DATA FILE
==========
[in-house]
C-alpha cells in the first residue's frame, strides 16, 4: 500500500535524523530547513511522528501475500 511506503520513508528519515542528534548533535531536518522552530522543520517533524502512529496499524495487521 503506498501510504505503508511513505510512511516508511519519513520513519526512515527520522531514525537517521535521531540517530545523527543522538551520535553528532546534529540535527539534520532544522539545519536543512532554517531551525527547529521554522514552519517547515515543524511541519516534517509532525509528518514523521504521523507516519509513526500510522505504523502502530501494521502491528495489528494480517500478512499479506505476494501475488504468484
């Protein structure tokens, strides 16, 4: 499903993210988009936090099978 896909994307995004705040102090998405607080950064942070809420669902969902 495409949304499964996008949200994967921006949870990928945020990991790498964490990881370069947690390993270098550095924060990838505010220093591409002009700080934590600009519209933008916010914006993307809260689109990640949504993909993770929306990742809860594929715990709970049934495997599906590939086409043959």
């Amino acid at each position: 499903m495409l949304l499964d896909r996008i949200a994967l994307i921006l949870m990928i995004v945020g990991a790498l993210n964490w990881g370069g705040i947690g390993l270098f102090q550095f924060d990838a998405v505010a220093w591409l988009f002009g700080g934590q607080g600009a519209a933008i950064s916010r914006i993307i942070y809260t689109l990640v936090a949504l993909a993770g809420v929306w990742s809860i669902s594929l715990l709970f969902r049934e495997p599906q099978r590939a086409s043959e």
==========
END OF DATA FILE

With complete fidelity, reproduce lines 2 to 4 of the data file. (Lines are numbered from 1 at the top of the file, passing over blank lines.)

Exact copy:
C-alpha cells in the first residue's frame, strides 16, 4: 500500500535524523530547513511522528501475500 511506503520513508528519515542528534548533535531536518522552530522543520517533524502512529496499524495487521 503506498501510504505503508511513505510512511516508511519519513520513519526512515527520522531514525537517521535521531540517530545523527543522538551520535553528532546534529540535527539534520532544522539545519536543512532554517531551525527547529521554522514552519517547515515543524511541519516534517509532525509528518514523521504521523507516519509513526500510522505504523502502530501494521502491528495489528494480517500478512499479506505476494501475488504468484
């Protein structure tokens, strides 16, 4: 499903993210988009936090099978 896909994307995004705040102090998405607080950064942070809420669902969902 495409949304499964996008949200994967921006949870990928945020990991790498964490990881370069947690390993270098550095924060990838505010220093591409002009700080934590600009519209933008916010914006993307809260689109990640949504993909993770929306990742809860594929715990709970049934495997599906590939086409043959």
């Amino acid at each position: 499903m495409l949304l499964d896909r996008i949200a994967l994307i921006l949870m990928i995004v945020g990991a790498l993210n964490w990881g370069g705040i947690g390993l270098f102090q550095f924060d990838a998405v505010a220093w591409l988009f002009g700080g934590q607080g600009a519209a933008i950064s916010r914006i993307i942070y809260t689109l990640v936090a949504l993909a993770g809420v929306w990742s809860i669902s594929l715990l709970f969902r049934e495997p599906q099978r590939a086409s043959e």